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Discussion Starter #1
Hi all, had this come in a trade. I already have pistols ranging from .22-.45 with Ben a .35rem thrown in

I'd like to sell it in the shop, but have no idea what to say about it or ask for it. I don't want to rip off or be ripped off.

Story behind it?
Rarity?
Value?
Variations?

Thanks for any info. I just want to get it tagged and get it in the case.







 

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The search function is your friend...in fact, google is holding a party and you're invited!
 

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Yup, hit that search box on the top right. Type in P7 and grab a cup of joe.
Looks like you have a grade c factory refurb, ex german police trade in.
 

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Discussion Starter #4
I've hot some high octane Brazilian stuff that pours like road tar. I'll hit that and the search button when I get home at 4:30am. This 2 jobs and 16 hr days suck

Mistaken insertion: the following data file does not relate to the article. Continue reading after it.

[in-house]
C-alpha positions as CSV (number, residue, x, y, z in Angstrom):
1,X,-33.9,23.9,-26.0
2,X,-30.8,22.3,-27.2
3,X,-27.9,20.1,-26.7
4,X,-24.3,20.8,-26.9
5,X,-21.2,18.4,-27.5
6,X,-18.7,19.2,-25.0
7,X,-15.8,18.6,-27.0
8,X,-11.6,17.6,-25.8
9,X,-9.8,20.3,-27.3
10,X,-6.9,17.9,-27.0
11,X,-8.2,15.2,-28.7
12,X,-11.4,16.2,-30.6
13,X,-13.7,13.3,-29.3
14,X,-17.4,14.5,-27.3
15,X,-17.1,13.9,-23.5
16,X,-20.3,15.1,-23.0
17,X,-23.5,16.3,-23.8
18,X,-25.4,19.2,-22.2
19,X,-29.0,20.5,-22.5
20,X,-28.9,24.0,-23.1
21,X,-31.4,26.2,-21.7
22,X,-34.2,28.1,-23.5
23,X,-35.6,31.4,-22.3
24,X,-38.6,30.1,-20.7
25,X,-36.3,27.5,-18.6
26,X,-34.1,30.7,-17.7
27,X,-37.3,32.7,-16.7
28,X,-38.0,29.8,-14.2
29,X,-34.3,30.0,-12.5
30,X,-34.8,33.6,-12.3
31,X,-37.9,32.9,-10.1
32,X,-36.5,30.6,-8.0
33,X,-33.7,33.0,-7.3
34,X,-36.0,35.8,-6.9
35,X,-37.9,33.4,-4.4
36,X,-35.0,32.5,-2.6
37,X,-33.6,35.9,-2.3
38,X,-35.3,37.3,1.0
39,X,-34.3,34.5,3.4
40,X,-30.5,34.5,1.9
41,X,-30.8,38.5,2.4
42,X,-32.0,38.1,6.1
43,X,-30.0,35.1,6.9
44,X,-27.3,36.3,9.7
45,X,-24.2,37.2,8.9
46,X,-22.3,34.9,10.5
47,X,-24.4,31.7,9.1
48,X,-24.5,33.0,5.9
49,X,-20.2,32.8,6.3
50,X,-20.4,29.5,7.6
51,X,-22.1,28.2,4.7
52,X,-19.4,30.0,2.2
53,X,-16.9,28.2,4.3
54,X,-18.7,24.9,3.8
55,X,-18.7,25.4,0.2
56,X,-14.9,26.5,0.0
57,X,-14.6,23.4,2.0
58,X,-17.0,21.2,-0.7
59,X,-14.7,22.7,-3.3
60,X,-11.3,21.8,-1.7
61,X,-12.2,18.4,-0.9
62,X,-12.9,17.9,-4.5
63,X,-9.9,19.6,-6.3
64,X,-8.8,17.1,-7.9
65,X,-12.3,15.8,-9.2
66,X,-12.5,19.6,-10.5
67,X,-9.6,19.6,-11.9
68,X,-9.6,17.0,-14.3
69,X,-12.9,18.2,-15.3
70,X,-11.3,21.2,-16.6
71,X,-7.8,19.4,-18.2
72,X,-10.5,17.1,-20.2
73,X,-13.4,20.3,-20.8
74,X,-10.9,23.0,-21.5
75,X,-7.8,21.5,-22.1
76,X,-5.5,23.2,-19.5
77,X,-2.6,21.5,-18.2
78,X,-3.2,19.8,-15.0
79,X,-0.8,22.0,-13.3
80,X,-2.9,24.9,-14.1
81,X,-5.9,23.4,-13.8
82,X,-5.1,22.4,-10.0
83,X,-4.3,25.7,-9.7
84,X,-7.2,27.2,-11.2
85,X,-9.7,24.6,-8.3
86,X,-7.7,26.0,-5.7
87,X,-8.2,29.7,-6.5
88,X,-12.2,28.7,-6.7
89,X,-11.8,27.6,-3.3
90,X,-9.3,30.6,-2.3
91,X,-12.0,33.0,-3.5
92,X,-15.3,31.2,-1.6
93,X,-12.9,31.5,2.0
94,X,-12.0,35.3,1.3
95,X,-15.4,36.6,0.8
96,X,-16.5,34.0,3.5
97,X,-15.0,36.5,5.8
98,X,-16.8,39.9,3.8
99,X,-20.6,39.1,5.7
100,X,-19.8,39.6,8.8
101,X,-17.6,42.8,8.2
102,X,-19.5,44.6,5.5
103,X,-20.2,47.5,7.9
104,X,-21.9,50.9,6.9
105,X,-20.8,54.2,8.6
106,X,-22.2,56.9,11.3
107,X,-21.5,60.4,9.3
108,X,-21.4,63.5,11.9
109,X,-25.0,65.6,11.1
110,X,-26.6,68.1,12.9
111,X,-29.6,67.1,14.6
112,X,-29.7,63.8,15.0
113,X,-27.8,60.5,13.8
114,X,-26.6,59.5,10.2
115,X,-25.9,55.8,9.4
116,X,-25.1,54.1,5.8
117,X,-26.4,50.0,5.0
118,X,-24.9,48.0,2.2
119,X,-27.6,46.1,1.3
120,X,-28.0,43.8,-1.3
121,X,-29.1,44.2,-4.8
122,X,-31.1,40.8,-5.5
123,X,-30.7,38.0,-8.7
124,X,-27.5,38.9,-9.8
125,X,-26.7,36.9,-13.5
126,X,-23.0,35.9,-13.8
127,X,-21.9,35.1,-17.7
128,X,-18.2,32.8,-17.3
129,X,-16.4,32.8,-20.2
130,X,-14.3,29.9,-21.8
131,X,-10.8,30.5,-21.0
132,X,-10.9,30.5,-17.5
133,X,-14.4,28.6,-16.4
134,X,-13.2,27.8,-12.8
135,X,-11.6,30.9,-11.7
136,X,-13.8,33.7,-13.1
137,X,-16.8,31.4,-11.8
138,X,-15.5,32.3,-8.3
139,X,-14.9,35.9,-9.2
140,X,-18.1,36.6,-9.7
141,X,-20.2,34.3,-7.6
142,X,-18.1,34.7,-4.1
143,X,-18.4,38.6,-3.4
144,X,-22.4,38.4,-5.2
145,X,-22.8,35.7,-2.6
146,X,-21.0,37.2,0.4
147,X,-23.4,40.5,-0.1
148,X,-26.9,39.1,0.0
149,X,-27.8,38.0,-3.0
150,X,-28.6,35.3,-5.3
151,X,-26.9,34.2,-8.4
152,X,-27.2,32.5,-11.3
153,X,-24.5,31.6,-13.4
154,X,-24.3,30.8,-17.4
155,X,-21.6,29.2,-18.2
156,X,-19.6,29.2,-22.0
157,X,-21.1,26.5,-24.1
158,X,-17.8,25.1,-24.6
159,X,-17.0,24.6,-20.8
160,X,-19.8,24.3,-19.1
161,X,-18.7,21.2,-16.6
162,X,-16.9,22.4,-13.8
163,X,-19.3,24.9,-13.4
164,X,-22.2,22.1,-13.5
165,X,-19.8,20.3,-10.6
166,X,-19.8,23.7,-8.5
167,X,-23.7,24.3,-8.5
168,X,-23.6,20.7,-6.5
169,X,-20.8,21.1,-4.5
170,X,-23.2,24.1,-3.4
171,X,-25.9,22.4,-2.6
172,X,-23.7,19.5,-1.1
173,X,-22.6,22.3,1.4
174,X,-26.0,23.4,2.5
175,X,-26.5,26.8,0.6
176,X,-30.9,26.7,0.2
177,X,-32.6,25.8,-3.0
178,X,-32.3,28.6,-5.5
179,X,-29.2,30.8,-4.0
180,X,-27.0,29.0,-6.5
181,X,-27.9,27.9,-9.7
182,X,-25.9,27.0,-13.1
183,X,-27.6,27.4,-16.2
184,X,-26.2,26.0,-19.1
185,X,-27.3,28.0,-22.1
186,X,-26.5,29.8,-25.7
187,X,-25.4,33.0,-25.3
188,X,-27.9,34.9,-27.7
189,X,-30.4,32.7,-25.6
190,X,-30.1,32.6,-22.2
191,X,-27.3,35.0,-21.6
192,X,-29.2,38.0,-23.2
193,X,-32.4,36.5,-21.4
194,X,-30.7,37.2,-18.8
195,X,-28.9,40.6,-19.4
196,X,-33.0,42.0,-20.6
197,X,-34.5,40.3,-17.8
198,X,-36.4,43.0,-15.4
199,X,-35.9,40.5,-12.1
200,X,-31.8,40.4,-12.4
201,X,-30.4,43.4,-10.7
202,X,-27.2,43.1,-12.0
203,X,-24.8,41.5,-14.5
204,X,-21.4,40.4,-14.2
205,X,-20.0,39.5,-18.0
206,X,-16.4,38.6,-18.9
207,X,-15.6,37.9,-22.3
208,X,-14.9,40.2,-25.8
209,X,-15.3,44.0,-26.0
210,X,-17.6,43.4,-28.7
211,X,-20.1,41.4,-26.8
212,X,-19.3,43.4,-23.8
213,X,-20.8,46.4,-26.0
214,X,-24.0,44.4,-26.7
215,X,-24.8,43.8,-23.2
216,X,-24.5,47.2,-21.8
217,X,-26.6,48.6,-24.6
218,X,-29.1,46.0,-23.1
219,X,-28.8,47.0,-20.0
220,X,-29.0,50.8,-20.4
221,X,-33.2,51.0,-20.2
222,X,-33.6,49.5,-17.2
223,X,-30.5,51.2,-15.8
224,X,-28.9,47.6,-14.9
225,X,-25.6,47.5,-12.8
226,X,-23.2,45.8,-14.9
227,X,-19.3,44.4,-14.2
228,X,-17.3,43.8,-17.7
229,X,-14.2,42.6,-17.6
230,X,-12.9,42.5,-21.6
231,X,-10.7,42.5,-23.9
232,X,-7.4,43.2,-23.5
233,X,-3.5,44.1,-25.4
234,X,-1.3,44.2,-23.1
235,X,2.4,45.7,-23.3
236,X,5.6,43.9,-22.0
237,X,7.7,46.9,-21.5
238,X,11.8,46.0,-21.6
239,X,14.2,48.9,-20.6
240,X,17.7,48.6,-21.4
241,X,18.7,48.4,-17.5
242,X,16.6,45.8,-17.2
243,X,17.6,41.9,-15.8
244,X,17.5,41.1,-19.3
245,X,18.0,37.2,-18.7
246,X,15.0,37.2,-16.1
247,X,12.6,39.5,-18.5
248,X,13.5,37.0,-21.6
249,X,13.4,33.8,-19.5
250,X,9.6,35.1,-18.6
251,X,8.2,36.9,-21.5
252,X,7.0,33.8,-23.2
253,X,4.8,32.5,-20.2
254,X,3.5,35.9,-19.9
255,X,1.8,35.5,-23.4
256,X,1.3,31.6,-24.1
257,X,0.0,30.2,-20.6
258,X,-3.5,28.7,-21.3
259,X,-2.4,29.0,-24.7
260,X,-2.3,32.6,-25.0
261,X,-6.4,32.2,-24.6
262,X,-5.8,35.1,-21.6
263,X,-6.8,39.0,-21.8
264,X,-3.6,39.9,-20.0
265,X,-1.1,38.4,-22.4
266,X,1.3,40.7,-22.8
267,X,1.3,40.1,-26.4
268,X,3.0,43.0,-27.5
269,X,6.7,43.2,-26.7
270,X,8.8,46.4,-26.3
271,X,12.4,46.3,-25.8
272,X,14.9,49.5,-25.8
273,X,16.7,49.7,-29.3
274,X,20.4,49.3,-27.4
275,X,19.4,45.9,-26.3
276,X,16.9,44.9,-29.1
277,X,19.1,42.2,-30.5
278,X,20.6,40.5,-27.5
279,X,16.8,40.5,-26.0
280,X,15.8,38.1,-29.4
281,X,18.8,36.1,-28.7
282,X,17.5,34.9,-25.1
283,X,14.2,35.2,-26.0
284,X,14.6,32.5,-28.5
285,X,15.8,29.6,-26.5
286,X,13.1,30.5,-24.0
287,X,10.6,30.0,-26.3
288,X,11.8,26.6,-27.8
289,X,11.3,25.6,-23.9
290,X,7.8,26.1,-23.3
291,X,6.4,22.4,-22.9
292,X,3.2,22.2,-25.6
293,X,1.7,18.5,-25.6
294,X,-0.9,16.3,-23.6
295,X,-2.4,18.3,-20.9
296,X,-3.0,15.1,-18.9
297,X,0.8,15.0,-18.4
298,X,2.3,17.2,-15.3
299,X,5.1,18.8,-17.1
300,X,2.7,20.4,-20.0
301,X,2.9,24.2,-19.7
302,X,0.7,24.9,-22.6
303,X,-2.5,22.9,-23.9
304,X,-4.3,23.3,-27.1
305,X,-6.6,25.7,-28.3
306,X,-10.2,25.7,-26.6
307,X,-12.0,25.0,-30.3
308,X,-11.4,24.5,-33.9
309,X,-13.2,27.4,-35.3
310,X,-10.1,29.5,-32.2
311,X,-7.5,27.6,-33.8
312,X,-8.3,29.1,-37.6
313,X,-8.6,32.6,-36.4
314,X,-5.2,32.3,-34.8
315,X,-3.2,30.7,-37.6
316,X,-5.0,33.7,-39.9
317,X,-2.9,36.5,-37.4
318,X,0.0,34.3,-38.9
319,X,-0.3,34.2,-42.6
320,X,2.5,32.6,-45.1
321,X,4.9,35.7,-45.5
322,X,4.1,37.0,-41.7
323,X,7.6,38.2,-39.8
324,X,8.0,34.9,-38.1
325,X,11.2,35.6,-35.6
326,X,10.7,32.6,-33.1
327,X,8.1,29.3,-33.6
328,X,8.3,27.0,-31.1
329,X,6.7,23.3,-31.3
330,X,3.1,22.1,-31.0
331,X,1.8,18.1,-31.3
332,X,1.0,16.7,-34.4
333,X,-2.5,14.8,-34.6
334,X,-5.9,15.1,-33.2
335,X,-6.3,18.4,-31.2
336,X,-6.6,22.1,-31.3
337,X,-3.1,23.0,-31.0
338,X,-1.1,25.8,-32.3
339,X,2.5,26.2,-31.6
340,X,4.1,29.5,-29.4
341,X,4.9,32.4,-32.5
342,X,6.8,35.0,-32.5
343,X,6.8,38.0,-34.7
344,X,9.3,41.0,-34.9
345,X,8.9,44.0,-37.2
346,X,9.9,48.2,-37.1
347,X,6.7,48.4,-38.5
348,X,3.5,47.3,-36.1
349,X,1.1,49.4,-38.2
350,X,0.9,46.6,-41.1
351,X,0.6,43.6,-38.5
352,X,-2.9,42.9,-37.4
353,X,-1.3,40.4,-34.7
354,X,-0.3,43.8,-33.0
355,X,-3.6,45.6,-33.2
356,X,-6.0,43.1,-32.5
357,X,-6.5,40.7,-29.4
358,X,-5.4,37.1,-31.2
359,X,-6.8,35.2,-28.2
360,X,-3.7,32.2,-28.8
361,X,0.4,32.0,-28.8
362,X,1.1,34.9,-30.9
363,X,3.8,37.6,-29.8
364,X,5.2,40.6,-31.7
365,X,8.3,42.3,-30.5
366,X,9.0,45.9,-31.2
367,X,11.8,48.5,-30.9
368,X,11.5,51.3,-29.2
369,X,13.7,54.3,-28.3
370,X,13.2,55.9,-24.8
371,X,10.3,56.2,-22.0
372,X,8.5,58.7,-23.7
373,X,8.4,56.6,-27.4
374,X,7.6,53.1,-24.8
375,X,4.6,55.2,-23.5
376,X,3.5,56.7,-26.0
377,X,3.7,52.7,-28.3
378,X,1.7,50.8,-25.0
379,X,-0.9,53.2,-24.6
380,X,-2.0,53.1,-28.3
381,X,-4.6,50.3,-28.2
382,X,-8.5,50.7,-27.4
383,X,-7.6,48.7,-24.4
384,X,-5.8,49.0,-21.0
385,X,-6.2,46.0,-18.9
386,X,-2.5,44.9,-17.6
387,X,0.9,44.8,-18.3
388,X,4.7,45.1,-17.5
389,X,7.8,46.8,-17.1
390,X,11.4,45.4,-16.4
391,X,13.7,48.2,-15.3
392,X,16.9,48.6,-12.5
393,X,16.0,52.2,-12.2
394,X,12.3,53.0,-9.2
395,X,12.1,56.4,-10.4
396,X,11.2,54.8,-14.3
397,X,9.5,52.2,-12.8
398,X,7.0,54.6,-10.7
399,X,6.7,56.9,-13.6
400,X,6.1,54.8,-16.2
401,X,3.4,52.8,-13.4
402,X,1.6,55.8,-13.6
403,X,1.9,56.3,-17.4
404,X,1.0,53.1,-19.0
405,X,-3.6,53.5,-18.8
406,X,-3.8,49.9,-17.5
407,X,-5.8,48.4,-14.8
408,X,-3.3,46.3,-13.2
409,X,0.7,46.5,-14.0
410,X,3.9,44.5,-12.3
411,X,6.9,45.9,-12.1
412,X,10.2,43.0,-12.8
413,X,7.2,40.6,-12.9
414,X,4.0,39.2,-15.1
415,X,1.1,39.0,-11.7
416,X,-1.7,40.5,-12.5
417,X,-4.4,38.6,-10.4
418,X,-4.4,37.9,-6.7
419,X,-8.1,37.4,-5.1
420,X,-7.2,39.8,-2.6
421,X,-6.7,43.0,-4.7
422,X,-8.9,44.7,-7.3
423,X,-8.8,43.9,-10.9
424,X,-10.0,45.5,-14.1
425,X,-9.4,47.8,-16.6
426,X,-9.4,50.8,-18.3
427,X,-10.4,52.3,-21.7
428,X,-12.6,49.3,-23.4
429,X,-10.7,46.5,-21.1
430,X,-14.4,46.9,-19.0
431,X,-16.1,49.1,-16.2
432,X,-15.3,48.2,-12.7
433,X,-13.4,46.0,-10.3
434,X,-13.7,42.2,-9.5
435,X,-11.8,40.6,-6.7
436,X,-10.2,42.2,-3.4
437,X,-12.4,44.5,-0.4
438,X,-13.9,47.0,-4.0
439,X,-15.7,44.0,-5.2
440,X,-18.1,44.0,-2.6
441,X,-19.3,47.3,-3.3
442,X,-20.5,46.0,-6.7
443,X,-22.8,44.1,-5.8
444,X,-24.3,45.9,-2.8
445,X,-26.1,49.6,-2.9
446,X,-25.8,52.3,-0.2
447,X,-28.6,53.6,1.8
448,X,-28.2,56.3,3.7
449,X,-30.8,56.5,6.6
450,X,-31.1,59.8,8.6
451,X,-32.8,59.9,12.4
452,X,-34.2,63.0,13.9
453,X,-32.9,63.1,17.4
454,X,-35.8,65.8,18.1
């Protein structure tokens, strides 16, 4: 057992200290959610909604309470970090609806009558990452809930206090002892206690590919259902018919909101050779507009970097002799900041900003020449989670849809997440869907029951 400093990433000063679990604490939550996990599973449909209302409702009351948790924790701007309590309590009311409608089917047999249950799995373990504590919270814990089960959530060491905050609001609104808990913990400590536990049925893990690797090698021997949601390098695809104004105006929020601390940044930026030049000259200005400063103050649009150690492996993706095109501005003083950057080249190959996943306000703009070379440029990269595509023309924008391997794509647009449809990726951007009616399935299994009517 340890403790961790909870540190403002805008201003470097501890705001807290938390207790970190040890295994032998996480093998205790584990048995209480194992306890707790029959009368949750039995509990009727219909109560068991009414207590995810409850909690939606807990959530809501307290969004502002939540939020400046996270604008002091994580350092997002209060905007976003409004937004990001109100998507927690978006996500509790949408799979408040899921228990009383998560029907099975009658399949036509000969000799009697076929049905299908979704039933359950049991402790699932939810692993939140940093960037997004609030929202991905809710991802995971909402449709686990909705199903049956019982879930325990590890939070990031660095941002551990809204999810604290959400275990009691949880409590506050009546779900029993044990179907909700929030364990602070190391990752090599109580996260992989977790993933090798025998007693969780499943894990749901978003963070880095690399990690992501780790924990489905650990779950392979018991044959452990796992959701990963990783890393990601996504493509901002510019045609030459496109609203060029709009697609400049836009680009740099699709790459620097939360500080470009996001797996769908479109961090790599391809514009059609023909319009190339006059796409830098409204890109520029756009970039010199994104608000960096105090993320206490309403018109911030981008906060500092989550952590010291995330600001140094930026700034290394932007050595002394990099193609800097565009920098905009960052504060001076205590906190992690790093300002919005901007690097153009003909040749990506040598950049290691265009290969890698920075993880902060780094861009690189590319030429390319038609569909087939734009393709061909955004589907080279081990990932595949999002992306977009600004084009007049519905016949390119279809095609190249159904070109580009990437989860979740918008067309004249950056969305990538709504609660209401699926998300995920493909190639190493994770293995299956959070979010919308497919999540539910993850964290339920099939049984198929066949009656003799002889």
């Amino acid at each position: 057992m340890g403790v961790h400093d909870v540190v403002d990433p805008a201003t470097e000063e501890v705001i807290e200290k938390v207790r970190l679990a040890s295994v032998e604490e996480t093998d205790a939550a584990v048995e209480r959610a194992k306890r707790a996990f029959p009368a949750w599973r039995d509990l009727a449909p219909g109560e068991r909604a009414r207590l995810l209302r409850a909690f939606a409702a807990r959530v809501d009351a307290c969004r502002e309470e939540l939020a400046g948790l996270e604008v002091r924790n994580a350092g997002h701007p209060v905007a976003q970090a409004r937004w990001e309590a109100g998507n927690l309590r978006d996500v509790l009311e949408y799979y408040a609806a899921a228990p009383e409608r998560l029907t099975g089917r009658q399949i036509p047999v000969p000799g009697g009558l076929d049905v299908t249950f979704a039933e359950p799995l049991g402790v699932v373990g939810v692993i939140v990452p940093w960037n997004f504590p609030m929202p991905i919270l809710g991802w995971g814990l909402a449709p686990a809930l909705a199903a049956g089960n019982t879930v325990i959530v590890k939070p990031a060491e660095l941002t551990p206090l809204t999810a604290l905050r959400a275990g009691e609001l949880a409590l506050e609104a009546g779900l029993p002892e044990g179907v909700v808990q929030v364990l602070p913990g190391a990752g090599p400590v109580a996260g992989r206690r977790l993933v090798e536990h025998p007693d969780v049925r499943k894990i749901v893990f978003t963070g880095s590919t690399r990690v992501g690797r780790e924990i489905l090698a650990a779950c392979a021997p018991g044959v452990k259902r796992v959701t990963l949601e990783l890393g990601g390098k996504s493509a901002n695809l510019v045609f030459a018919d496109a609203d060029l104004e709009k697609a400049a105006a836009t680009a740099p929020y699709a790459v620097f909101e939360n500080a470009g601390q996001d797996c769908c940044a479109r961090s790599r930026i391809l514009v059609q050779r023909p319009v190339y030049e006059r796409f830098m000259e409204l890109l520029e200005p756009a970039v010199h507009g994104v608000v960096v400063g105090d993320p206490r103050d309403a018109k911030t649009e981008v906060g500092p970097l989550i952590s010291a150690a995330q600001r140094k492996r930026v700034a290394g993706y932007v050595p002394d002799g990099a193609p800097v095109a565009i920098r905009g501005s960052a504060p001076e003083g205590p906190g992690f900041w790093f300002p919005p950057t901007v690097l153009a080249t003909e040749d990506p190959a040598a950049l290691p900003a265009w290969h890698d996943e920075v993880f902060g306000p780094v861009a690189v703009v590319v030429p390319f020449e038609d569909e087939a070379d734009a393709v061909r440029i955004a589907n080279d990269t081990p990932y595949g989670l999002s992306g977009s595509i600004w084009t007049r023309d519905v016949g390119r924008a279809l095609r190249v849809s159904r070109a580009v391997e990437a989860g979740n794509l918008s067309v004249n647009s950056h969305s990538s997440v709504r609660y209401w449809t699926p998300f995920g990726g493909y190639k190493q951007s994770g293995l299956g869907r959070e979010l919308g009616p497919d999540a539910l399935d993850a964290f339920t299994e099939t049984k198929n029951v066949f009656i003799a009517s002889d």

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Like the good men said, lots of info on line. Also, check the Park Cities Tactical (Cult of the P7 board) site and you will find a wealth of information. P7 developed in the 70s to compete with Walter (P5) and Sig (P6 or P225 more recently) for German national police force contract. Primary contract requirements were to be 9mm (because of standard at the time with U.S. adopting 9mm with adaptation of the Beretta 92 to replace the venerable 45 cal), get quick into action (minimal time for safeties,etc.) due to terrorist massacre at '72 Munich Summer Olympics. Sig proposed DA/SA model with decocker to solve getting into action quickly while H&K devised the unique squeeze-cocking mechanism for the grip's frontstrap. This allowed a very sweet SA trigger to be installed and the combination of these two aspects made the P7 one of the quickest semiautos ever to get into action. The combination of a fixed barrel and utilizing propellant gases to in a gas port/chamber under the barrel to retard/slow slide movement rearward after shot reduces felt recoil and makes it extremely accurate. In addition, a low bore axis allowed H&K to have the barrel be low relative to shooter's hand. This pistol design won the contract and as a result, many of these guns ended up on shelves of various German armories and have come over in several large shipments to U.S. importers over the years (PW Arms - Redmond, WA and more recently the HK Trussville, AL shipments in 2007/2008, and most recently HK Columbus, GA shipments). The use of the propellant gases causes the trigger guard to become very hot after shooting several mags of ammo in quick succession. In the words of Massood Ayoob, a very knowledgeable CCR instructor(paraphrasing here), "the great thing about the P7 is it is easy to shoot, the not-so-great thing about the P7 is that it is easy to shoot". As a result, the P7 was criticized for resulting in accidental discharges in both Germany and the U.S. The first P7s (such as your one) have a European grip heel mag release; however, H&K determined in the early 80s that in order to compete for the U.S. market that it needed to make improvements such as installing a plastic heat shield over the trigger guard to protect against heat, installation of a mag release to the more U.S. accepted location behind the trigger, as well as a loaded chamber indicator and ability to easily remove the firing pin assembly, and renamed this version the P7M8 - which has become the more popular and expensive variation to obtain in the U.S. since that time. In addition, H&K developed other models of this pistol family to include a 13 shot version with a double-stack magazine design called the P7M13, a short-lived P7M10 variation for the 40S&W round with an extremely thick slide making it one of the heaviest steel gun designs in recent memory, as well as the more rare P7K3 version (3 Kaliber interchangeable barrel design between 22, 32, and 380) which commands the highest premiums. The above notwithstanding, I am a fan of the P7 design for both range and self defense applications - have an M8, M13, and soon a P7-PSP. Hope this helps.